"Die Fledermaus" (The Bat) is the pseudonym adopted by Dr. Falke (Anton Walbrook). Floating on the buoyant waltzes of Strauss, this Viennese romp is sure to please. Disguises, tricks, and ...
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Essentially a rerelease of Michael Powell's 'The Edge of the World' (1937), but with color book-ends in which director and actors revisit the island of Foula forty years later and talk about their experiences.
"Die Fledermaus" (The Bat) is the pseudonym adopted by Dr. Falke (Anton Walbrook). Floating on the buoyant waltzes of Strauss, this Viennese romp is sure to please. Disguises, tricks, and every kind of deception combine to reveal a would-be cheat in hot pursuit of his own wife, much to his chagrin. Silly, charming, always entertaining, always fun. This is a movie version of "Die Fledermaus" set in post-war Vienna with the main protagonists of Dr. Falke represented by the three occupying powers. This is not just a movie of a staged production, but a truly filmic version of the operetta.Written by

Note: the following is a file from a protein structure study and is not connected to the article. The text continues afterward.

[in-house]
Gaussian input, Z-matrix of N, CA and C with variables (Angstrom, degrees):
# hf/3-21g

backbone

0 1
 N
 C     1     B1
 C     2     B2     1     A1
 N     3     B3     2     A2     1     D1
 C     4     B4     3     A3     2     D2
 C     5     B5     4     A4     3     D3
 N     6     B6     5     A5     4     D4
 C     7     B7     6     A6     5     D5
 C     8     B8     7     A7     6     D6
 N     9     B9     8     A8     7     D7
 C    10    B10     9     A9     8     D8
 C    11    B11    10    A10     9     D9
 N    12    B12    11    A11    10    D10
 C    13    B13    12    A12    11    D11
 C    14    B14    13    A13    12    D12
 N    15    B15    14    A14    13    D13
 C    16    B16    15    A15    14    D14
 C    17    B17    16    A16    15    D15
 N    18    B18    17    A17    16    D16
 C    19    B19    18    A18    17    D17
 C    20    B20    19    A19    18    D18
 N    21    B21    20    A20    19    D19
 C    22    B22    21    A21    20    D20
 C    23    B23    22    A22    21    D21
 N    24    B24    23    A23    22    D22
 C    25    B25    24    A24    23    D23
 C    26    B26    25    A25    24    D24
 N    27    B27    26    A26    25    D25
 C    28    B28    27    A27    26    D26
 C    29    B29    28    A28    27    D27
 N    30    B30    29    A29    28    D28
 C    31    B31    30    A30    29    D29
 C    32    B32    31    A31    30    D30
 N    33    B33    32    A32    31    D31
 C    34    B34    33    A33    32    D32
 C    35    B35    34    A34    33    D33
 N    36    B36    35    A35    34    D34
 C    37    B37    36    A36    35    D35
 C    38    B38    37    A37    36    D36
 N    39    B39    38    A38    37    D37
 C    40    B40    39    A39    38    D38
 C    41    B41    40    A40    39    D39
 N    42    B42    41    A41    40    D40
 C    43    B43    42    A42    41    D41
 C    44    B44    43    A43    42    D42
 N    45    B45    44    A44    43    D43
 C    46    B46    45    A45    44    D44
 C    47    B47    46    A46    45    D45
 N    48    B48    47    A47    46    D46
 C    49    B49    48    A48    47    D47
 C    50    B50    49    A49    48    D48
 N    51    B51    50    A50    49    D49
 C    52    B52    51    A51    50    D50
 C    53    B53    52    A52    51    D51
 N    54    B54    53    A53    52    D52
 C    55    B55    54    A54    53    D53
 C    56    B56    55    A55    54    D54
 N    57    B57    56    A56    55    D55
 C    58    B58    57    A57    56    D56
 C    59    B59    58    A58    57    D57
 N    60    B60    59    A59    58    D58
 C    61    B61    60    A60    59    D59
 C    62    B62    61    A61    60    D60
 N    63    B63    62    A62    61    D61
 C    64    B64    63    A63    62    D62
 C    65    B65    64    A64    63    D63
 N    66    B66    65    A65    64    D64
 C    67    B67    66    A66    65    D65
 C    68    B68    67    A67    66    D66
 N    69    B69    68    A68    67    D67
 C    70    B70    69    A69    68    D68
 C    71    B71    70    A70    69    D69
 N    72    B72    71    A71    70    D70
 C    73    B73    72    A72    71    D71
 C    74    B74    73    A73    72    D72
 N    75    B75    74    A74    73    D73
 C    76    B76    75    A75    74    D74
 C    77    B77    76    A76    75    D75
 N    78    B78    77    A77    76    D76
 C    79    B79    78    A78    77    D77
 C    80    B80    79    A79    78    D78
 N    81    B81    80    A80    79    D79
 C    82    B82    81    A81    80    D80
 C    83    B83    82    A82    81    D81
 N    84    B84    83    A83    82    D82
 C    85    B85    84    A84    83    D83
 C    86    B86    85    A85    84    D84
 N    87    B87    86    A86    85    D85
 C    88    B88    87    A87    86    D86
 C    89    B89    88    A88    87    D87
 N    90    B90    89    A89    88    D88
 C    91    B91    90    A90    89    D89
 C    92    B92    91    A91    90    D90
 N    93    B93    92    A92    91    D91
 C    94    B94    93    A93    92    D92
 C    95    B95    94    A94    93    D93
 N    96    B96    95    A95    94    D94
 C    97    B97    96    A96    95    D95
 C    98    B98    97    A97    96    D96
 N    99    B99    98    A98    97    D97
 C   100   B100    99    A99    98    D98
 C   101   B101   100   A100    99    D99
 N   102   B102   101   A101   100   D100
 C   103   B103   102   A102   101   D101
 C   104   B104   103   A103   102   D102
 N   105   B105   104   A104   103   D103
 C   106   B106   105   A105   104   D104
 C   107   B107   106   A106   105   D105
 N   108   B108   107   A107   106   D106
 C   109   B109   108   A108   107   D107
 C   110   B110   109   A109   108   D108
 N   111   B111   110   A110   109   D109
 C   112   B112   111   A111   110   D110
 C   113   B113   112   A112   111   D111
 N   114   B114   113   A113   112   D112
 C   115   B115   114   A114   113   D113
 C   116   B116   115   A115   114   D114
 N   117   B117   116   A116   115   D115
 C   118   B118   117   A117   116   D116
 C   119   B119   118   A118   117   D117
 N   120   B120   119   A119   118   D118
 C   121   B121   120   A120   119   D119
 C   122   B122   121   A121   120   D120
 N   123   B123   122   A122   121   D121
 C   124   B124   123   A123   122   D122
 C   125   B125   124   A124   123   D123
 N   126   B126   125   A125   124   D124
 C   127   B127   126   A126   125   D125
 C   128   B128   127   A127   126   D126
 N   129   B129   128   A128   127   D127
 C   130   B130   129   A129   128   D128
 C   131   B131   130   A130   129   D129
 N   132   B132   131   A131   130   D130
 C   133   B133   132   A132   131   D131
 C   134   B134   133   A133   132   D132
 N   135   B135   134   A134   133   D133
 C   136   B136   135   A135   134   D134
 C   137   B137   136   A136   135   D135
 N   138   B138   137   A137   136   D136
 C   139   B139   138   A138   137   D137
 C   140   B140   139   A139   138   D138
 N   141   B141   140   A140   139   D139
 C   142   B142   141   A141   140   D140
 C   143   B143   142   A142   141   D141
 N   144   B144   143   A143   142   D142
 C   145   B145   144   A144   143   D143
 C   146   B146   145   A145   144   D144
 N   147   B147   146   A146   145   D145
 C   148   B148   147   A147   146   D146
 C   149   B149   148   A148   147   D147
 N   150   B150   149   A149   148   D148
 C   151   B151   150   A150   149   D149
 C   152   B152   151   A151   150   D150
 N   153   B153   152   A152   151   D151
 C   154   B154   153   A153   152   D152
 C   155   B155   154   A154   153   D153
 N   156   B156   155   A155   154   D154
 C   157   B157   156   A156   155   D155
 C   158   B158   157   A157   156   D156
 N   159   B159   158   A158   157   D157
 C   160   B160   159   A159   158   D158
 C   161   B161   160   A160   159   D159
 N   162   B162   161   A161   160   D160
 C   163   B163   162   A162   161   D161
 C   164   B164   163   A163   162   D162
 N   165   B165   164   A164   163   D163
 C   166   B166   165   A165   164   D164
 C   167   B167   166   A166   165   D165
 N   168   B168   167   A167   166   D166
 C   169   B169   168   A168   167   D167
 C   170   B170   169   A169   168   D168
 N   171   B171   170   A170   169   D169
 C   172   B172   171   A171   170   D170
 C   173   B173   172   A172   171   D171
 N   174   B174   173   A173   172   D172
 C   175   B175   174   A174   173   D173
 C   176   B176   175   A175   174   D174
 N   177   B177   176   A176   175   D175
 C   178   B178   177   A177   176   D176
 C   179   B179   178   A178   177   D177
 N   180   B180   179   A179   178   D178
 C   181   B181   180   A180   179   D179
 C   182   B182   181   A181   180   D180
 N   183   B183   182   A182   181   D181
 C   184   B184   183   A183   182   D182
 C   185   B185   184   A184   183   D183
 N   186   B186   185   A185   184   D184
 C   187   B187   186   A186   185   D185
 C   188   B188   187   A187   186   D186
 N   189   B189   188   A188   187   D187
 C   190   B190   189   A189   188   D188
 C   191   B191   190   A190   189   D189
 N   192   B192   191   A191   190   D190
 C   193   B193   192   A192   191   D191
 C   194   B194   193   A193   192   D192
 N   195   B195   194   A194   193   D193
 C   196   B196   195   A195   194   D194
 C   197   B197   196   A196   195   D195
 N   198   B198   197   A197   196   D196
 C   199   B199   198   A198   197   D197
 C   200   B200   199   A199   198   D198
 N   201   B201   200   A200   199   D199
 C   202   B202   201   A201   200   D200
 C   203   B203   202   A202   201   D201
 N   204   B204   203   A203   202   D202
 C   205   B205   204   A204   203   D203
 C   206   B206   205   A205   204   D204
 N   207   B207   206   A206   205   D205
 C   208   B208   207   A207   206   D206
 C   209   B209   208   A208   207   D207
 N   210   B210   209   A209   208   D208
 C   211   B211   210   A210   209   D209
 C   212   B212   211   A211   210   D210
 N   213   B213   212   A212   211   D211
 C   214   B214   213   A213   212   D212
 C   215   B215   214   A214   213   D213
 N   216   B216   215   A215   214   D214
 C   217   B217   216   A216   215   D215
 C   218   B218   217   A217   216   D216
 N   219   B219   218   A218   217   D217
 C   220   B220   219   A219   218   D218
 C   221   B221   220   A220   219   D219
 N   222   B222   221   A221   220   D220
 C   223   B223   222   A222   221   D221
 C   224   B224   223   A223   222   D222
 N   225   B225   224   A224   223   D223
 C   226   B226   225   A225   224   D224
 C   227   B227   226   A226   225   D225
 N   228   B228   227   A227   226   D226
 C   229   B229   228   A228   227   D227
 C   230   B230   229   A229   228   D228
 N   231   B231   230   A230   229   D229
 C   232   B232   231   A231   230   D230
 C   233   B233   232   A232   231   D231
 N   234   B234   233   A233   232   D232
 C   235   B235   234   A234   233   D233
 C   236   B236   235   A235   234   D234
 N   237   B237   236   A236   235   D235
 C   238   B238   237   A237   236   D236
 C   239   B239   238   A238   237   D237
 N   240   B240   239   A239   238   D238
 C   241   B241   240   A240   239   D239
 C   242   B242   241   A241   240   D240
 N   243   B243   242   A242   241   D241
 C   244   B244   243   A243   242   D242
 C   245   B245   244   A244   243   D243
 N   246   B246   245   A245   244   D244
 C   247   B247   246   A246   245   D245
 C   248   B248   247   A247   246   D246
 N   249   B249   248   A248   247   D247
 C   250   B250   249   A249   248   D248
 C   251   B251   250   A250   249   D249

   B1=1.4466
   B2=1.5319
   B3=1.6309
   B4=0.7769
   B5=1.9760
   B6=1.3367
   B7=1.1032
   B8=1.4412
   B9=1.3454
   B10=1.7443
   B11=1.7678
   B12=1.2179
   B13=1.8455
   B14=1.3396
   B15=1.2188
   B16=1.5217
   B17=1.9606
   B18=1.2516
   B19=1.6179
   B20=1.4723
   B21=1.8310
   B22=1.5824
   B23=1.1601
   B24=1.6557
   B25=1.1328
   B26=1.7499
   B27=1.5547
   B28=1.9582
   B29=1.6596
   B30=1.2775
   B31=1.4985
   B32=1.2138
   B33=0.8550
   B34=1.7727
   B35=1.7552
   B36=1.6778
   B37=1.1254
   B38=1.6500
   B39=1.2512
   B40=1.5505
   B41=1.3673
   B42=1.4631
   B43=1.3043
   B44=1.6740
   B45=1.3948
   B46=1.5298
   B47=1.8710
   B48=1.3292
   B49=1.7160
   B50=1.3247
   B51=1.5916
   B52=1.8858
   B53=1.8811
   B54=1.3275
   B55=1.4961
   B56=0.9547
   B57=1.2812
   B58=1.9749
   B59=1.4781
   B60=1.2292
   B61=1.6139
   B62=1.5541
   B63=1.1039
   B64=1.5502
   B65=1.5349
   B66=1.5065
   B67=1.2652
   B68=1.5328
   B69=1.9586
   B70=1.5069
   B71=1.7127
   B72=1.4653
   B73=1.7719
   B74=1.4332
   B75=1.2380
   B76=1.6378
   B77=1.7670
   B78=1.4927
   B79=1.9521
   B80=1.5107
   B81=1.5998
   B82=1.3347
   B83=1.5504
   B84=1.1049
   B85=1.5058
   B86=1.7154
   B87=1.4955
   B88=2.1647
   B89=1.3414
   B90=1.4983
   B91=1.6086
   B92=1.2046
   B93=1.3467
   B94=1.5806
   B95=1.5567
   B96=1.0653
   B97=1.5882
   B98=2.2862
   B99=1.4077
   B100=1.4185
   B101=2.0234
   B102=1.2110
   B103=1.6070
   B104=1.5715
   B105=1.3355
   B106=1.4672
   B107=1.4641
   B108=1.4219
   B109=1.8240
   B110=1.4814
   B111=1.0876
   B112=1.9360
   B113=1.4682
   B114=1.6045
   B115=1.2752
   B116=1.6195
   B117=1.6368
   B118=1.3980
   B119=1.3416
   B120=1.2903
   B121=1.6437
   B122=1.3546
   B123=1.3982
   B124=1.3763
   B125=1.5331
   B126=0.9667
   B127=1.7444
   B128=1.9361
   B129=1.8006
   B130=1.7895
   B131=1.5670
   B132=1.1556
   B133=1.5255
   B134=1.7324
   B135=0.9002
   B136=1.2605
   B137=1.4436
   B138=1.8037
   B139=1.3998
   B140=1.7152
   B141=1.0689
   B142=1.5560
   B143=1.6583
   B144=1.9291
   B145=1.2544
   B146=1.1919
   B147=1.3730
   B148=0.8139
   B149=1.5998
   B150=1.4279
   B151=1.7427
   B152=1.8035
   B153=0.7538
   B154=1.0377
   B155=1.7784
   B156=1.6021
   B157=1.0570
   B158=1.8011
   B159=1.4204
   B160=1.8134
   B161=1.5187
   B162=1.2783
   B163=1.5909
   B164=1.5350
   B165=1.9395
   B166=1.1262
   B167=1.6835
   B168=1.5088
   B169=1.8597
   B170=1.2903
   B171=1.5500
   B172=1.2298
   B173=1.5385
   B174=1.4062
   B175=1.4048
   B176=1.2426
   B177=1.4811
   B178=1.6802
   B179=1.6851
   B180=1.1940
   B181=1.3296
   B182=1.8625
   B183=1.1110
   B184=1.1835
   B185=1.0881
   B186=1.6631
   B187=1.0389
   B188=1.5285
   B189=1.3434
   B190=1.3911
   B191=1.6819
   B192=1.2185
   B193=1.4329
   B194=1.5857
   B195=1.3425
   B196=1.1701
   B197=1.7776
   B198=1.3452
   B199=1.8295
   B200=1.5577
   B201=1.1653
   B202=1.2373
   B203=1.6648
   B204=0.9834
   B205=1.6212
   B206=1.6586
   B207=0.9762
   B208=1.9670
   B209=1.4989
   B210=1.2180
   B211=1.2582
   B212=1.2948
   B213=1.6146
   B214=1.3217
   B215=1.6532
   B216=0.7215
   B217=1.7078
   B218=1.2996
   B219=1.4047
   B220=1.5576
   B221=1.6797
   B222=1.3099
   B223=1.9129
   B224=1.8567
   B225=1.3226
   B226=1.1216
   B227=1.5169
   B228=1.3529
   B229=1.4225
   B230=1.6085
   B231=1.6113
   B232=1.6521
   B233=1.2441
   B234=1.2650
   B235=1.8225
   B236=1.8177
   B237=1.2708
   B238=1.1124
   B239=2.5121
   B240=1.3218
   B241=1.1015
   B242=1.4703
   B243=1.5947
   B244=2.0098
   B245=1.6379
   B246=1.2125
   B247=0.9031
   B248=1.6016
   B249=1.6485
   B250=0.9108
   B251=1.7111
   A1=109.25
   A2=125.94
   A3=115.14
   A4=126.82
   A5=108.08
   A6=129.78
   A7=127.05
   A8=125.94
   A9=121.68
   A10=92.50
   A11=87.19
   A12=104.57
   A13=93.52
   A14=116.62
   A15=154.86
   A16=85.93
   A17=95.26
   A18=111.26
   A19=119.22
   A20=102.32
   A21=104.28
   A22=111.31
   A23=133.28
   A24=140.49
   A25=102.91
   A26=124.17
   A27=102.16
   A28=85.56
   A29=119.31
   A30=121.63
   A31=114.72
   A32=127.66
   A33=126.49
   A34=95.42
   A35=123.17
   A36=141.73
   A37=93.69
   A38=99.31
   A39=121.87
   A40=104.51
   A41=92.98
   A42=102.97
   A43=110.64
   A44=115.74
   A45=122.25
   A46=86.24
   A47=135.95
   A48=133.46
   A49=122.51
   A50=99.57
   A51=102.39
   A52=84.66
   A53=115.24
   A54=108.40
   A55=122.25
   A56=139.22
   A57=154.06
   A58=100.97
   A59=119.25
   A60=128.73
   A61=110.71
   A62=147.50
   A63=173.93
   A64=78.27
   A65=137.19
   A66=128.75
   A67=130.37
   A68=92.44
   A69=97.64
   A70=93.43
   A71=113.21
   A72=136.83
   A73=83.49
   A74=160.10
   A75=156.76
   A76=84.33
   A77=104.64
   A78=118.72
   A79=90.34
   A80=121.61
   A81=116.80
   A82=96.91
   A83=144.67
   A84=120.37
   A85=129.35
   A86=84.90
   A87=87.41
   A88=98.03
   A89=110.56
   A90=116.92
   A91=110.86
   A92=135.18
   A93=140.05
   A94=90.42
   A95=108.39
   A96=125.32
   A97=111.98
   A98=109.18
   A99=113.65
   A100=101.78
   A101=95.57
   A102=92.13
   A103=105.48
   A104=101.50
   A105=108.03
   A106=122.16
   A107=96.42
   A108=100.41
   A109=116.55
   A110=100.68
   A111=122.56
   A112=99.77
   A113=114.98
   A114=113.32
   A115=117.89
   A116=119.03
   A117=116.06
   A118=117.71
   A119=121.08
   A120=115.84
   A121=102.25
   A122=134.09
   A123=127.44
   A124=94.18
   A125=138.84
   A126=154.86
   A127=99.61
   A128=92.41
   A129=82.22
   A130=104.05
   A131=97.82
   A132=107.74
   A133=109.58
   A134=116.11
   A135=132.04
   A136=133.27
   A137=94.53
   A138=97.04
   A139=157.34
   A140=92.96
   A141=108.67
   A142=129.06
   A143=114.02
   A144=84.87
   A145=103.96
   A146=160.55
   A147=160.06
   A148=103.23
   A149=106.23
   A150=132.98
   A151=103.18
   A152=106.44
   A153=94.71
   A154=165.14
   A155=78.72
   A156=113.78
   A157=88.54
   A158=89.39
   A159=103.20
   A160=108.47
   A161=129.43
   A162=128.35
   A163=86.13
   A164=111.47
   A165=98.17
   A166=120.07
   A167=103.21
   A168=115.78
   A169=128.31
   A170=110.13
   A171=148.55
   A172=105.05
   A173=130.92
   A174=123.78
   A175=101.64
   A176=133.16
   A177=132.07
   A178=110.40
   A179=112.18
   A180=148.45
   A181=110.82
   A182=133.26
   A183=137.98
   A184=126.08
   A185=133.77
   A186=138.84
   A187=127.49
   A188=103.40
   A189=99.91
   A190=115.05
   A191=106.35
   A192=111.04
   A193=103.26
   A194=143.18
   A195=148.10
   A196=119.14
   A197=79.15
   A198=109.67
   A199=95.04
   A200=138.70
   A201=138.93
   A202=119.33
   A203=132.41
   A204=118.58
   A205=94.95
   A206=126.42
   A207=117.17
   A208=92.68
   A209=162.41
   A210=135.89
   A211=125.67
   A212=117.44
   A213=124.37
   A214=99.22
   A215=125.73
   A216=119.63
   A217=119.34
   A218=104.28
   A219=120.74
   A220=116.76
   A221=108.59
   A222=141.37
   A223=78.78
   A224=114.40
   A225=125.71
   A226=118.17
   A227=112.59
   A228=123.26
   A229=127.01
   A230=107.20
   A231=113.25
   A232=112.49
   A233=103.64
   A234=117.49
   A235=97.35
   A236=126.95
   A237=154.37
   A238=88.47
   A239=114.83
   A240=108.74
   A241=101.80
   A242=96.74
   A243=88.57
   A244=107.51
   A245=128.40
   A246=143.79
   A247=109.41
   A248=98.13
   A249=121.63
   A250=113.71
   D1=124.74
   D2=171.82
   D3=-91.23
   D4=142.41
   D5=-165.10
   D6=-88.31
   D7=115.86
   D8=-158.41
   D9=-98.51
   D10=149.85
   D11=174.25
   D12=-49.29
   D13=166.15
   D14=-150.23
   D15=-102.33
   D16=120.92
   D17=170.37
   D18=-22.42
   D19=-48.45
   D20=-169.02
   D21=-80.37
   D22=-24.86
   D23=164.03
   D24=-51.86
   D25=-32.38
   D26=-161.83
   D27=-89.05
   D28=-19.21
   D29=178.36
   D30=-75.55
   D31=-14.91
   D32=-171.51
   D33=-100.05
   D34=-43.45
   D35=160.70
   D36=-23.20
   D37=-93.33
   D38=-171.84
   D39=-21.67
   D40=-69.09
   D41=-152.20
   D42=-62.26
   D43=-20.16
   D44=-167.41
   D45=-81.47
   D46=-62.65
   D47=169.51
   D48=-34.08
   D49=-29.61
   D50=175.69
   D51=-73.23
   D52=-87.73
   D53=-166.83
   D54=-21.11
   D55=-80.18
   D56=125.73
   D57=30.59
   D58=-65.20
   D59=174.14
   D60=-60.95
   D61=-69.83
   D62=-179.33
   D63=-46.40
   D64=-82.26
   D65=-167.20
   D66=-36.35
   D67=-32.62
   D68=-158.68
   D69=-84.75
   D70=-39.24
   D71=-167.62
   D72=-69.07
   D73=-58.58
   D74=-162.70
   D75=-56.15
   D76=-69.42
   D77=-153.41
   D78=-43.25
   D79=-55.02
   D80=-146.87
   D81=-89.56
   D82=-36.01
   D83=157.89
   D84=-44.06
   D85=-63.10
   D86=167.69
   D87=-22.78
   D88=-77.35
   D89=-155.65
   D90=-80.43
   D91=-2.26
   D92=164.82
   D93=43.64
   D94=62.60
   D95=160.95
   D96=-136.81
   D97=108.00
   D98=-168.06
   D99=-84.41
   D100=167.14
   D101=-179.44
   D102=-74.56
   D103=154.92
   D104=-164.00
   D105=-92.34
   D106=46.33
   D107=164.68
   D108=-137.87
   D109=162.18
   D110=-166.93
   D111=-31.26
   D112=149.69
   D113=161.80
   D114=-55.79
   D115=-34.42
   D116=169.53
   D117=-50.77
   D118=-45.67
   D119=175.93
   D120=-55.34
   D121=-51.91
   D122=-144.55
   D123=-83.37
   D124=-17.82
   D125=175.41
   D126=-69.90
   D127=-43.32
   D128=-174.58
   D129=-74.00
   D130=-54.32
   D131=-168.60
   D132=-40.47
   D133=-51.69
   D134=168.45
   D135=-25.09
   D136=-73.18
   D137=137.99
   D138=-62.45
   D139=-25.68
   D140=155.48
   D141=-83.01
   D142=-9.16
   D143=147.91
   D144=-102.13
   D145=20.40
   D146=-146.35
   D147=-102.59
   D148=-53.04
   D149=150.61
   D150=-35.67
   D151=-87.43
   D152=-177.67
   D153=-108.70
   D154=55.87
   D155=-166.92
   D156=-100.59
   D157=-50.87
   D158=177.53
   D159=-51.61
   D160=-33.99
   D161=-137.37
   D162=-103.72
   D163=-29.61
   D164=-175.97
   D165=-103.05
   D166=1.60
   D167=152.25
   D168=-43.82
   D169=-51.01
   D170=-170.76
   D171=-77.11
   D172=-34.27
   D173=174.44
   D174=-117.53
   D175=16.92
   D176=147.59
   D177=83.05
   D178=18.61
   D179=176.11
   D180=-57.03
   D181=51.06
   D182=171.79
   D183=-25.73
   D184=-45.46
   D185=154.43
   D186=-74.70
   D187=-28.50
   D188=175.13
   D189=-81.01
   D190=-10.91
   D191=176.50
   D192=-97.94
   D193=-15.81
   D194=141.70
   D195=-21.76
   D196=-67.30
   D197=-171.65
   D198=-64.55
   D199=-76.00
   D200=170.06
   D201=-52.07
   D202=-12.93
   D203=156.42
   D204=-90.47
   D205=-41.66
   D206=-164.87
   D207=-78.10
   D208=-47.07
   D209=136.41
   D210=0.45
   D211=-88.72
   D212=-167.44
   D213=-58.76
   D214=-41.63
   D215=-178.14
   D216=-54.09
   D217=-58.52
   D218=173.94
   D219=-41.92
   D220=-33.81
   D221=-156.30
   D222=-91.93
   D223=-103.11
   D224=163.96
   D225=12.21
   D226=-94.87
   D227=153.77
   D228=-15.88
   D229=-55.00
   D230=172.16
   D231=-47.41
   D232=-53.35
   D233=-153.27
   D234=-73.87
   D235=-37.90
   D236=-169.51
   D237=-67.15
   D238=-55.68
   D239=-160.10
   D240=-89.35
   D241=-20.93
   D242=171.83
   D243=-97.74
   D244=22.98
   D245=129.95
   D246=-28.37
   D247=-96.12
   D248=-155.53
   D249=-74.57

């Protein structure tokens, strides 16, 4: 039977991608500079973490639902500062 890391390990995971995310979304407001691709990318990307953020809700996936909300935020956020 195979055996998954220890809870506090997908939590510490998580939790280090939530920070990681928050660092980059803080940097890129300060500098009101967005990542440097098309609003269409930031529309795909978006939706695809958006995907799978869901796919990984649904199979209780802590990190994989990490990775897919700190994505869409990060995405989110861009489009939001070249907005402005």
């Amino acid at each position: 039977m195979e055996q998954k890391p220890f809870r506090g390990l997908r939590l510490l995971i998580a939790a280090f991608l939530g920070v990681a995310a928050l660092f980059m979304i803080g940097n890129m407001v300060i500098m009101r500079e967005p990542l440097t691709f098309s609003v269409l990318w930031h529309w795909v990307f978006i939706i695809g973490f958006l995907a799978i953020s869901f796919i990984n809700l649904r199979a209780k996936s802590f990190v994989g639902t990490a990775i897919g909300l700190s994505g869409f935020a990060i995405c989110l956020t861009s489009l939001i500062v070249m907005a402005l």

Steve Crook <email@example.com>
This 'lost' Michael Powell and Emeric Pressburger movie updates Strauss' operetta Die Fledermaus to post-war Vienna
This 'lost' Michael Powell and Emeric Pressburger movie updates Strauss' operetta Die Fledermaus to post-war Vienna, with the city under occupation by the four Allied powers. A romantic romp starring Anton Walbrook, Michael Redgrave and Ludmilla Tchérina as the titular object of desire, its primary pleasure is Hein Heckroth's gaudy décor, and it's not hard to see why it was a critical and commercial flop. If you want to see P&P meld opera and cinema to dazzling effect, try their previous film The Tales Of Hoffmann.
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